Like a lot of Americans, moving-company owner Art Delaney has been trying to curb his energy use to help the planet and pinch pennies. First he got serious about recycling. Then he traded in his SUV for a Toyota Prius. Now he's trying to tame an energy hog so obvious it was somehow easy to overlook: his leaky house.
The 30-year-old Delaney home here in frigid upstate New York is heated by fuel oil. It burns through some 1,000 gallons in a typical year. Delaney and his wife didn't think much about that burn rate until last year when they built a new vacation house in the Adirondacks that's much more energy-efficient. Suddenly, their old house seemed like a sieve.
So, this winter, the Delaneys hired a specialist to ferret out fossil-fuel waste. After more than two hours of climbing through the house on a recent morning, the house doctor found cracks everywhere: around the fireplace, beside bookshelves and under windows.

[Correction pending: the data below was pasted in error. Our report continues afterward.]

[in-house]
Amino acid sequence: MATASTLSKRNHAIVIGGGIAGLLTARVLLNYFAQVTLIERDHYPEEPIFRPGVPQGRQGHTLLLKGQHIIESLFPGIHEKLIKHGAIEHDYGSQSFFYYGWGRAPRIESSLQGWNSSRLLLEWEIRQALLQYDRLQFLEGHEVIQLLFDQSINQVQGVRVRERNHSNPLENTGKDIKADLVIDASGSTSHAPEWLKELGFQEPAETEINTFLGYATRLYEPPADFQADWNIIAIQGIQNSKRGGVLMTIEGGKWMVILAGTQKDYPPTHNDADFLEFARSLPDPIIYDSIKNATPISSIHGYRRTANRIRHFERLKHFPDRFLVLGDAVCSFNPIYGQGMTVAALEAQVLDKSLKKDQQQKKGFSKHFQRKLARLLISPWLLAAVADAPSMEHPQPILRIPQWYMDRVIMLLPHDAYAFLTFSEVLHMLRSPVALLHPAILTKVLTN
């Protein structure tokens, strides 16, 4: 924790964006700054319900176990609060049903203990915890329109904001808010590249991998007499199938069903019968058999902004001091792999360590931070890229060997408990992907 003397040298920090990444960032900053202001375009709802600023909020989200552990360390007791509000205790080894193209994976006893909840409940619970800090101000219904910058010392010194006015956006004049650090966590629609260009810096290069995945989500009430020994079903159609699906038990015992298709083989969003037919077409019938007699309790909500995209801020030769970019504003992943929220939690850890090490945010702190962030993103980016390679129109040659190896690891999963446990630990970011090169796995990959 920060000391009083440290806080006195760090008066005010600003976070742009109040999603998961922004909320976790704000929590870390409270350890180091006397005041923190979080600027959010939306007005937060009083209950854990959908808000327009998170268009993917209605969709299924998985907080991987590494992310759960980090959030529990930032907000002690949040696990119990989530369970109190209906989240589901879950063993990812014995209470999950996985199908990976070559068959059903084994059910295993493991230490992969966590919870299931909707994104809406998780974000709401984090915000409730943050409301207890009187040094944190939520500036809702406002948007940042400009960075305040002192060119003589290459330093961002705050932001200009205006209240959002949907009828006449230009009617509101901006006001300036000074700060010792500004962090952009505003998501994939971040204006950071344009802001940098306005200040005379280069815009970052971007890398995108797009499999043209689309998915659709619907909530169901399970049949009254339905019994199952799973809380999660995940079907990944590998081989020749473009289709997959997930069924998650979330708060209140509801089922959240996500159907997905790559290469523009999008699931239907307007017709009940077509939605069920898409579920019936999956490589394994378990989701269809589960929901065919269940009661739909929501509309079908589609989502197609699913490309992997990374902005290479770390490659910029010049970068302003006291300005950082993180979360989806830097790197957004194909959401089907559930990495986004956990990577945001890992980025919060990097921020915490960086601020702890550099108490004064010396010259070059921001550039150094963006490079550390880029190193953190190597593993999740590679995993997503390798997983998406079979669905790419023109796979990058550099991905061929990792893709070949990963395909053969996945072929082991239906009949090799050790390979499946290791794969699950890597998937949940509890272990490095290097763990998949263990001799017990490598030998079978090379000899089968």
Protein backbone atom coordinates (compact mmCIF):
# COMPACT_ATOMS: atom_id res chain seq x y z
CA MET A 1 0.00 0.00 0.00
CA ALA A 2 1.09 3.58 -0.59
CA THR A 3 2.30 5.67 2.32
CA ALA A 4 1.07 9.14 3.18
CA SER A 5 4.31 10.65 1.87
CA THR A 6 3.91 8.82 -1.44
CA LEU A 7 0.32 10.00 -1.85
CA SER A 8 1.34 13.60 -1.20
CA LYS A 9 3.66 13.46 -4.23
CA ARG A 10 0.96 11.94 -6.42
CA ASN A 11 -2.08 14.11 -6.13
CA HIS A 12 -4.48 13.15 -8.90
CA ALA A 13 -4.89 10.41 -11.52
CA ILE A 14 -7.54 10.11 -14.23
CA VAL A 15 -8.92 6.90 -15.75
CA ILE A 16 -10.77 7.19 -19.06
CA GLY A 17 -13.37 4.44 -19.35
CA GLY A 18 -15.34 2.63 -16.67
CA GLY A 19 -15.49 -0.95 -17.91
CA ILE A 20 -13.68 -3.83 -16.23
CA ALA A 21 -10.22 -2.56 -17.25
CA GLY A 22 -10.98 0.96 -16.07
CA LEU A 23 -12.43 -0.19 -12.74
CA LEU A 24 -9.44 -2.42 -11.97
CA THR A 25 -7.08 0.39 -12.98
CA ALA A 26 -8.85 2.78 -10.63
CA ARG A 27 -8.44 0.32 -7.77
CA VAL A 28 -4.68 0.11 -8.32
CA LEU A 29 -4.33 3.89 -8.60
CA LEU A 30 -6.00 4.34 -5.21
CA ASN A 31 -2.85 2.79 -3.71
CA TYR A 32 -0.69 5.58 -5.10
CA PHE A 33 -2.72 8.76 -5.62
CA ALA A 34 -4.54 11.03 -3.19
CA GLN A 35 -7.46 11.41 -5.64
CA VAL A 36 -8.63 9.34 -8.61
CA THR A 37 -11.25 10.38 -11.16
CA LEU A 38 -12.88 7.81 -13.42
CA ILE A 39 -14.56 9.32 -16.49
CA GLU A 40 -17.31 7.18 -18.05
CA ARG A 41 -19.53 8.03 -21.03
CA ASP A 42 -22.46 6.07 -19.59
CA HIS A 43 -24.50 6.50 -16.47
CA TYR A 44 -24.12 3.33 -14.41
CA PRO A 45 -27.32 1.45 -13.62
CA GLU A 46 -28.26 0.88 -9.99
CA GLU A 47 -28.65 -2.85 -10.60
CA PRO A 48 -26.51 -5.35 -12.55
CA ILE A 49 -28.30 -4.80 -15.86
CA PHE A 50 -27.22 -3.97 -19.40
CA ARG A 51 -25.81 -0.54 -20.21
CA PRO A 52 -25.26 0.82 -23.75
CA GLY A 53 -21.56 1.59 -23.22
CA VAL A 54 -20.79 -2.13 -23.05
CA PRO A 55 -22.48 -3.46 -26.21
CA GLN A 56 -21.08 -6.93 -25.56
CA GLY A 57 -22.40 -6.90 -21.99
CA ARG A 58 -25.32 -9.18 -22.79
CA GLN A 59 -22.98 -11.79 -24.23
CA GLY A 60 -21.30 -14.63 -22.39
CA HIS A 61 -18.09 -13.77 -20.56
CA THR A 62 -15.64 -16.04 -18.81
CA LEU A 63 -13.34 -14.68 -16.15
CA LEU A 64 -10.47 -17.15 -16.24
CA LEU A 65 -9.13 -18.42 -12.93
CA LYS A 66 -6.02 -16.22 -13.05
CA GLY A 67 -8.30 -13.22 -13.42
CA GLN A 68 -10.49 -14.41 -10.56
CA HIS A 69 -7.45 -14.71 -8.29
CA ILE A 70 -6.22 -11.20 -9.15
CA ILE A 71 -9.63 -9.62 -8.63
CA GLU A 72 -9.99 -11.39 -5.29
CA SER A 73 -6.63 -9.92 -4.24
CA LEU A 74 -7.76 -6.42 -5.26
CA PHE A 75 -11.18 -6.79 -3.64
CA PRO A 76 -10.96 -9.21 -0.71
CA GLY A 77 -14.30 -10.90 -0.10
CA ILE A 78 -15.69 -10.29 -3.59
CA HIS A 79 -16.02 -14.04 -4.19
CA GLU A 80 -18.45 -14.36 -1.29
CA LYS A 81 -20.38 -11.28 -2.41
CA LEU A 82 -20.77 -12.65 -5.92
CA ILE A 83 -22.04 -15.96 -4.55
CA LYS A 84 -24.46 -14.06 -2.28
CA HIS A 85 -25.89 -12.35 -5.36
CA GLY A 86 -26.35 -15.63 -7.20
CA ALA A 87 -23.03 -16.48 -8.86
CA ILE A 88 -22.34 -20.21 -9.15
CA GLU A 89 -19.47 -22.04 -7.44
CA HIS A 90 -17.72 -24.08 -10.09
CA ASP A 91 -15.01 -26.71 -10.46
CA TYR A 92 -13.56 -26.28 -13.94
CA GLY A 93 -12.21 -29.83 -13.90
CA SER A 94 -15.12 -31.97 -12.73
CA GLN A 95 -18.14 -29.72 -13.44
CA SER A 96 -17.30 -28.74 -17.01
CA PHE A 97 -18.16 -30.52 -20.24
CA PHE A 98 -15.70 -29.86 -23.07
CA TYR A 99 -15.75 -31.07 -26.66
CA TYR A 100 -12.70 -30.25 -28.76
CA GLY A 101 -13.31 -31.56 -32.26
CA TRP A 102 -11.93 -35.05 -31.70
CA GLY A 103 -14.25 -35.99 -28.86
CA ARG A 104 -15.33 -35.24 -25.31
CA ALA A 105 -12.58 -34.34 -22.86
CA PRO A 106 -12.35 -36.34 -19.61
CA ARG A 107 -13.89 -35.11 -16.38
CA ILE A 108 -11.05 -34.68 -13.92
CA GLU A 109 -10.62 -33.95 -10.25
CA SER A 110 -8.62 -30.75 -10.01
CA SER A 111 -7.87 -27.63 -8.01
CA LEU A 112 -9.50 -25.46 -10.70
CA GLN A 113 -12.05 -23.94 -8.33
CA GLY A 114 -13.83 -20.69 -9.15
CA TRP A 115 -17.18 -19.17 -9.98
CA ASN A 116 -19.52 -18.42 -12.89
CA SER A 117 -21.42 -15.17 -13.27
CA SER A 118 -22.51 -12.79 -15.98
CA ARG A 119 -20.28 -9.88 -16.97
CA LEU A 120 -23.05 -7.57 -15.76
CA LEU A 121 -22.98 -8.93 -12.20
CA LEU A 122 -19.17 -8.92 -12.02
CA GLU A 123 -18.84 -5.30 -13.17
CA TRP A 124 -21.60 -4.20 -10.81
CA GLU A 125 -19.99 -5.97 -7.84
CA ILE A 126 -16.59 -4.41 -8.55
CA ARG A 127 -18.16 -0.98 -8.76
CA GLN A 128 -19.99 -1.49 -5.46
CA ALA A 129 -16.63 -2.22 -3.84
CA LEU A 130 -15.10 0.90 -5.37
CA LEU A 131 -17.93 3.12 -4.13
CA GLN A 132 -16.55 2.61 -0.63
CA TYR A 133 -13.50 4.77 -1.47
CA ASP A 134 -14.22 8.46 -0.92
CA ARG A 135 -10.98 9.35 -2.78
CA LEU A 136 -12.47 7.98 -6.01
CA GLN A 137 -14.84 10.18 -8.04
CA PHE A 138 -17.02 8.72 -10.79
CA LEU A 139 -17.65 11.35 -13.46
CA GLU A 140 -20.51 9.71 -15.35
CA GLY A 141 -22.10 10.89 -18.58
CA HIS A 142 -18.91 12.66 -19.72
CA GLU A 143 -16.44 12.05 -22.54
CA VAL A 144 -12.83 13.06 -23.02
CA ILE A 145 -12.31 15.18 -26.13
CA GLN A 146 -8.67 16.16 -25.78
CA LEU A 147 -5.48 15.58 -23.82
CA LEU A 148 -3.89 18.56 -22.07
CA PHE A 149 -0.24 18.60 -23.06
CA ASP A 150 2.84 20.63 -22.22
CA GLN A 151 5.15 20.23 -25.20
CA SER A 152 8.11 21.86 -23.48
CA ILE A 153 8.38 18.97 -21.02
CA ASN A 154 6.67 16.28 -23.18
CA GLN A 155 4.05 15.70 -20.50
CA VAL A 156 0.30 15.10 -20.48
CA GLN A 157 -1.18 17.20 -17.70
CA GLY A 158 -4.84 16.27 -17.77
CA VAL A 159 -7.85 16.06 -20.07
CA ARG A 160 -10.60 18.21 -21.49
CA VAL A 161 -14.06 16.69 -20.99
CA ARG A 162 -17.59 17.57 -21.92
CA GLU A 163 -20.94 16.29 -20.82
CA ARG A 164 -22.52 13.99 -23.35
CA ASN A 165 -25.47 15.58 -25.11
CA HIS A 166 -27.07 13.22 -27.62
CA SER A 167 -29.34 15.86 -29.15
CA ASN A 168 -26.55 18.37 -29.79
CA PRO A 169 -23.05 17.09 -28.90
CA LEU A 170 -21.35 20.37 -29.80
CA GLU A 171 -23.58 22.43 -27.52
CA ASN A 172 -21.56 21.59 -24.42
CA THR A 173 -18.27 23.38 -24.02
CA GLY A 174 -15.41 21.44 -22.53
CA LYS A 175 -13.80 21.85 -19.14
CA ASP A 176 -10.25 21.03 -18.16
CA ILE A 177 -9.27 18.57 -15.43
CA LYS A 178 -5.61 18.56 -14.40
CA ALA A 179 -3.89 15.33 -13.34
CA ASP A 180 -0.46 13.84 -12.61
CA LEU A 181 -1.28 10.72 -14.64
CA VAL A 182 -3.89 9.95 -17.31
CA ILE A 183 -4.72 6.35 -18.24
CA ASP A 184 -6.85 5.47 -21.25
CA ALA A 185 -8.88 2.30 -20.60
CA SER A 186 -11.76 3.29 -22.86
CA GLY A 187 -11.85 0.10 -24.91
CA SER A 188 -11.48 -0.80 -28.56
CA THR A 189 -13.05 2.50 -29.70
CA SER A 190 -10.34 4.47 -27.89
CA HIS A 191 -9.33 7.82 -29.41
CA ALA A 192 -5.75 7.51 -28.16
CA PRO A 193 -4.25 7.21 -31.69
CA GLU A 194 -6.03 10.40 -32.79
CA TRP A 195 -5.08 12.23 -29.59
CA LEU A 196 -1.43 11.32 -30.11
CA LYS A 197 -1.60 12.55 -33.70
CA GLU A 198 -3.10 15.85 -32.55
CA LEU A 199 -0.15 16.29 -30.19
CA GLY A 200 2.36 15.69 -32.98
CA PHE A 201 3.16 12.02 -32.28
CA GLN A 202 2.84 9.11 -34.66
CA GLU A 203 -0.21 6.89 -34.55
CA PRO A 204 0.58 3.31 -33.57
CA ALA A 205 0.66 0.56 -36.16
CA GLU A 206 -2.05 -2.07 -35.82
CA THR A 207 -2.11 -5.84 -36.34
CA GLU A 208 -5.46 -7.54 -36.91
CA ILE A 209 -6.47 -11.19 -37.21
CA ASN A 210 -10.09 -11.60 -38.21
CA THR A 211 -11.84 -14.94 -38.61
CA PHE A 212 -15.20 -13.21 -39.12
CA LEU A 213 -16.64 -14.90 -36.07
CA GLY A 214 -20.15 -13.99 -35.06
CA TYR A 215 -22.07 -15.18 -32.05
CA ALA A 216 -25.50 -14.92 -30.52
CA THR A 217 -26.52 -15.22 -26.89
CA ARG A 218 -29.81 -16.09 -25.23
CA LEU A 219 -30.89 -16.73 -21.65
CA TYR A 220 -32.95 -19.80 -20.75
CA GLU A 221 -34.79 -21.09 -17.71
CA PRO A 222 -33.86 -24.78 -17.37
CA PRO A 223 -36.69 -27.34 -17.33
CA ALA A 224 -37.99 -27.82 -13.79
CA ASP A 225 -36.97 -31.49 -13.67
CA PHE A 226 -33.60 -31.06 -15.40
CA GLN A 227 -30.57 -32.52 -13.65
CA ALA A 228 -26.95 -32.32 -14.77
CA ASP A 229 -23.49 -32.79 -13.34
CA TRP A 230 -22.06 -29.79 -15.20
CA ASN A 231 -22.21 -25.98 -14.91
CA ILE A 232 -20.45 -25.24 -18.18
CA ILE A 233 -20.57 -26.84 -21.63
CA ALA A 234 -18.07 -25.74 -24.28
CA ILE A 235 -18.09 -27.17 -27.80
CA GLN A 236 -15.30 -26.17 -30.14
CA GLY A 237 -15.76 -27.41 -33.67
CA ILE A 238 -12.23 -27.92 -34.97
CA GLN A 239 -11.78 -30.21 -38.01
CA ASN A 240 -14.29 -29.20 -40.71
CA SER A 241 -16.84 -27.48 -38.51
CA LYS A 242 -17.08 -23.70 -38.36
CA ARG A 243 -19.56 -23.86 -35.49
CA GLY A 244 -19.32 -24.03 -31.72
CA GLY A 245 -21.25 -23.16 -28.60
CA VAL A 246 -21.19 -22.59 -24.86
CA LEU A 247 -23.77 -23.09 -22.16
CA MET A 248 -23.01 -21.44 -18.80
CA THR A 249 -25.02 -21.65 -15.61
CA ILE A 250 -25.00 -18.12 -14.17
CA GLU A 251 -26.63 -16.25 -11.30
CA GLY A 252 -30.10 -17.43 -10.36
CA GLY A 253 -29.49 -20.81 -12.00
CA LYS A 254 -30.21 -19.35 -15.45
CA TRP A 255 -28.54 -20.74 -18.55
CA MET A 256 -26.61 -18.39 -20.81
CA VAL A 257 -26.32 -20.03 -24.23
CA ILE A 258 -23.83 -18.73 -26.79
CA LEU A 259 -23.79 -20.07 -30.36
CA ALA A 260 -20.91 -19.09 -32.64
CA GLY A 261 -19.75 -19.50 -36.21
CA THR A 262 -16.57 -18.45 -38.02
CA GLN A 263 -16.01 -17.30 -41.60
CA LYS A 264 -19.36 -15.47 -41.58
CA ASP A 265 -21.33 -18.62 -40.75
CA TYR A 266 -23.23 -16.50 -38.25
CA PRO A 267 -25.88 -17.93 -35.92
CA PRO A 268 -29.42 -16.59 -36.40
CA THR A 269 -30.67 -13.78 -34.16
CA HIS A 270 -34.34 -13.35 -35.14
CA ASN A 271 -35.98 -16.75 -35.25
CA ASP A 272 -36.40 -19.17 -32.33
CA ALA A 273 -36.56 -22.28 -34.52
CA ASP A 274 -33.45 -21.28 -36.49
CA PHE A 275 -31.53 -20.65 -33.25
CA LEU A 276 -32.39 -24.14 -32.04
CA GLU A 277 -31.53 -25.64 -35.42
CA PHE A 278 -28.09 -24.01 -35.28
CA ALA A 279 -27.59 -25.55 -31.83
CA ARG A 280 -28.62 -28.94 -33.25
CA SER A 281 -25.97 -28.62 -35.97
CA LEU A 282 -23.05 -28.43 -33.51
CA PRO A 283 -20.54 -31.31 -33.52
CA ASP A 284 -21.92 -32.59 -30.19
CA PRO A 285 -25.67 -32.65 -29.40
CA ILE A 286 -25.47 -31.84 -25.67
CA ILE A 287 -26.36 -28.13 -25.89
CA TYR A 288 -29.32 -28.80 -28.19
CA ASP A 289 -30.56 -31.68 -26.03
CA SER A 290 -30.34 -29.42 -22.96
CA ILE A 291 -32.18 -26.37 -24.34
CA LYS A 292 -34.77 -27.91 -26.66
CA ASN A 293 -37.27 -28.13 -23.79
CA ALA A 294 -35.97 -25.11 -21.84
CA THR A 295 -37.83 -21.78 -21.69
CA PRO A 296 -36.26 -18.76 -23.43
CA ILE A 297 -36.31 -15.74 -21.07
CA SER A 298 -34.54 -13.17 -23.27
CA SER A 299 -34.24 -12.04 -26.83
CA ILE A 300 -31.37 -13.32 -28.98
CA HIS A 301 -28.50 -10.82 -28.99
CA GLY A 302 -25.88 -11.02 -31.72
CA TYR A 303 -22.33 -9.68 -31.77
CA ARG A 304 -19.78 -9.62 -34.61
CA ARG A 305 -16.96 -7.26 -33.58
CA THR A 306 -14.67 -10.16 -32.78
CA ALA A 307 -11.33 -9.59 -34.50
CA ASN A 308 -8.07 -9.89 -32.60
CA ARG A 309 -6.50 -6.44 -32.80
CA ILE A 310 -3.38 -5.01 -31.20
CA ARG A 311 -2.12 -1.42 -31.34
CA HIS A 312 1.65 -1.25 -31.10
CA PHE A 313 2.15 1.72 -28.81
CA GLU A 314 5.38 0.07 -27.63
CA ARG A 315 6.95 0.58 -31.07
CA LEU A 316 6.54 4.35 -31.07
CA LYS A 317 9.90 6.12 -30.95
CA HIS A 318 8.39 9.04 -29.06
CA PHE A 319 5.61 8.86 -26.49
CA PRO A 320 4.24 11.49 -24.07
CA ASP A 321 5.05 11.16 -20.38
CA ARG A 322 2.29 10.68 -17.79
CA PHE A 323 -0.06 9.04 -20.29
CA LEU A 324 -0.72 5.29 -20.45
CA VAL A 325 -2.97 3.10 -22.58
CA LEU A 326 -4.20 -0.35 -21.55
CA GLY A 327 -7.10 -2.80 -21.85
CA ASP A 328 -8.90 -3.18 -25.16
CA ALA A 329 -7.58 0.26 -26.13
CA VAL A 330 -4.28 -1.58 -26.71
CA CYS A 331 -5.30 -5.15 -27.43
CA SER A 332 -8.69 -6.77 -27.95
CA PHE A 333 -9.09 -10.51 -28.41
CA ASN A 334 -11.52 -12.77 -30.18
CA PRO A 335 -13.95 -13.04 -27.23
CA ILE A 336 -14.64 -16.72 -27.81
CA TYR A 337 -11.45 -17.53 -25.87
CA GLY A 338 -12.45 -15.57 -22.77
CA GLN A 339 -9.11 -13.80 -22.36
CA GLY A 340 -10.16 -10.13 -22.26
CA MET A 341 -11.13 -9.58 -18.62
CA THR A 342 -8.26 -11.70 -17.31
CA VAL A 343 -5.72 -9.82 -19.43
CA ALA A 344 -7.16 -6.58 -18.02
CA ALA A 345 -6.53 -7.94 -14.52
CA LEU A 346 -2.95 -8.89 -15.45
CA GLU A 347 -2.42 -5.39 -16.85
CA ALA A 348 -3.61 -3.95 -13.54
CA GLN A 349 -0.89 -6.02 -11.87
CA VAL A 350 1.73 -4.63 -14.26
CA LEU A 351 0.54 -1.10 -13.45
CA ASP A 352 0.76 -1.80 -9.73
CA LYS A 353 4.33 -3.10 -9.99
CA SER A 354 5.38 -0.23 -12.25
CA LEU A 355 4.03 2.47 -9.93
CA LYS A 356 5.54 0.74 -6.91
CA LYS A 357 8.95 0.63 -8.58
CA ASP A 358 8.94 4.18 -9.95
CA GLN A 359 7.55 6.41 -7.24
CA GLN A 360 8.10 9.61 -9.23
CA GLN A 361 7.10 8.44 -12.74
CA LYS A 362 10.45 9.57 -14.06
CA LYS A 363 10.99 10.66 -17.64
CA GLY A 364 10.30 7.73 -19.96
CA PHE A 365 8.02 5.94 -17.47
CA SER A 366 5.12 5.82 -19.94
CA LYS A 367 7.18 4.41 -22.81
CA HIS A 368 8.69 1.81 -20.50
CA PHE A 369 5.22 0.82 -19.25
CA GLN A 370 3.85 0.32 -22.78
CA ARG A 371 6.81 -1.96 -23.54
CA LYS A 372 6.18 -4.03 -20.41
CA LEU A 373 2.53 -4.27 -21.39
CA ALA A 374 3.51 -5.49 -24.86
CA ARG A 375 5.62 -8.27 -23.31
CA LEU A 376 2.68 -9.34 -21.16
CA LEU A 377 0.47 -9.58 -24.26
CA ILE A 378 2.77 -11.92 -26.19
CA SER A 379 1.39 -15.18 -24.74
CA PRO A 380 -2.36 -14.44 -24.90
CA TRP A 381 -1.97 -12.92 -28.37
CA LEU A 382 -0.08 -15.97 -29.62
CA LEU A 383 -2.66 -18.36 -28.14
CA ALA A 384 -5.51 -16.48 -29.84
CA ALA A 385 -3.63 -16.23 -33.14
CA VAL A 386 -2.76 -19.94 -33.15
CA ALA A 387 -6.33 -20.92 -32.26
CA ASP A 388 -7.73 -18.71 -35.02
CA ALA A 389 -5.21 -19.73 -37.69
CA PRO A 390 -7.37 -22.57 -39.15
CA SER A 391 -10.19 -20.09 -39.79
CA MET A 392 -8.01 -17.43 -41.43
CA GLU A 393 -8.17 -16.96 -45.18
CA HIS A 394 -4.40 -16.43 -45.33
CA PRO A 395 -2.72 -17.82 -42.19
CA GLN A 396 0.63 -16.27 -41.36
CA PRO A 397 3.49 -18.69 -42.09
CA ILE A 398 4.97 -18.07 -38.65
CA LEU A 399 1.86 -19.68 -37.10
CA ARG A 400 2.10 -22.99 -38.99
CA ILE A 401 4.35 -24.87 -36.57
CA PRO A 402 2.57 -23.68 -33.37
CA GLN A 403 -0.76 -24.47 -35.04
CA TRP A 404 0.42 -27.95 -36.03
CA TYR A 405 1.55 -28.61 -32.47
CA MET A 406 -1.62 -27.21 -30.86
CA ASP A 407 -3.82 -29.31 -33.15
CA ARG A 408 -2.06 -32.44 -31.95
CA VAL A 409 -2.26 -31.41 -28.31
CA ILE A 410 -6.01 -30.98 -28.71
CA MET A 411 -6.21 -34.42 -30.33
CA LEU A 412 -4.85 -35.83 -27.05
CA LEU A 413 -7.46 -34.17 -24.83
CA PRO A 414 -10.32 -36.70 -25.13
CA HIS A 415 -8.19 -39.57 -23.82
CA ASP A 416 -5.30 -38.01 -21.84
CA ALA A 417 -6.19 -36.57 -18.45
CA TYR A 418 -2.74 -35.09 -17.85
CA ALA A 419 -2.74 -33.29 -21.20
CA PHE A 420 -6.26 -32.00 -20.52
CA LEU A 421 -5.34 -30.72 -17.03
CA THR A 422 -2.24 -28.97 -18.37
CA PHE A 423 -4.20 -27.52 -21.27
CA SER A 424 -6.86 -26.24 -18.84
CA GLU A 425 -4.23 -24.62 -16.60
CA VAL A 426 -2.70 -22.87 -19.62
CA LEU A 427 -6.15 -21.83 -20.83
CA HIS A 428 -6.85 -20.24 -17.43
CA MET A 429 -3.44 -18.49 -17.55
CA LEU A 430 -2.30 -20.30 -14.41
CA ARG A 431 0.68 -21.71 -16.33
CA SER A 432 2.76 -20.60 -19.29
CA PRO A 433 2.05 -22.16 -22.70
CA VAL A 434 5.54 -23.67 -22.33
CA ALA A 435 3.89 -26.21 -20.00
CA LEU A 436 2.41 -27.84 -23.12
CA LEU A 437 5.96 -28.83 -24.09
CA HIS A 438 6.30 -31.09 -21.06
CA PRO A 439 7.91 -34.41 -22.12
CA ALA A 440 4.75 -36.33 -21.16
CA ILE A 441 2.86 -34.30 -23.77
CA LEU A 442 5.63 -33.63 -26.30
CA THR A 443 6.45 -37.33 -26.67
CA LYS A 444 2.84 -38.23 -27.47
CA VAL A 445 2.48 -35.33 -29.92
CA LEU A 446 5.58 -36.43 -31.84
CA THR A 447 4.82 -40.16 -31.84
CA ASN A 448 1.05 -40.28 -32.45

"We might as well be sleeping in a tent," Delaney said.
Marketers, politicians and consumers like to imagine a world of solar panels, wind turbines and cars fueled by wood chips. But none of that gadgetry packs the here-and-now punch of a decades-old option: plugging leaky homes with a caulk gun.
In the drive to curb the growth in fossil-fuel use and greenhouse-gas emissions, "it's the leaky holes that matter," says Hal Harvey, chief executive of the ClimateWorks Foundation, a San Francisco-based nonprofit. Backed by more than $1 billion in pledges, the foundation supports renewable energy but is working to persuade governments first to implement tougher energy-efficiency standards. The goal, Harvey says, is "systematic ways of plugging those leaks."
If your caulking looks like this, you're probably spending more money on your utility bill than you need to.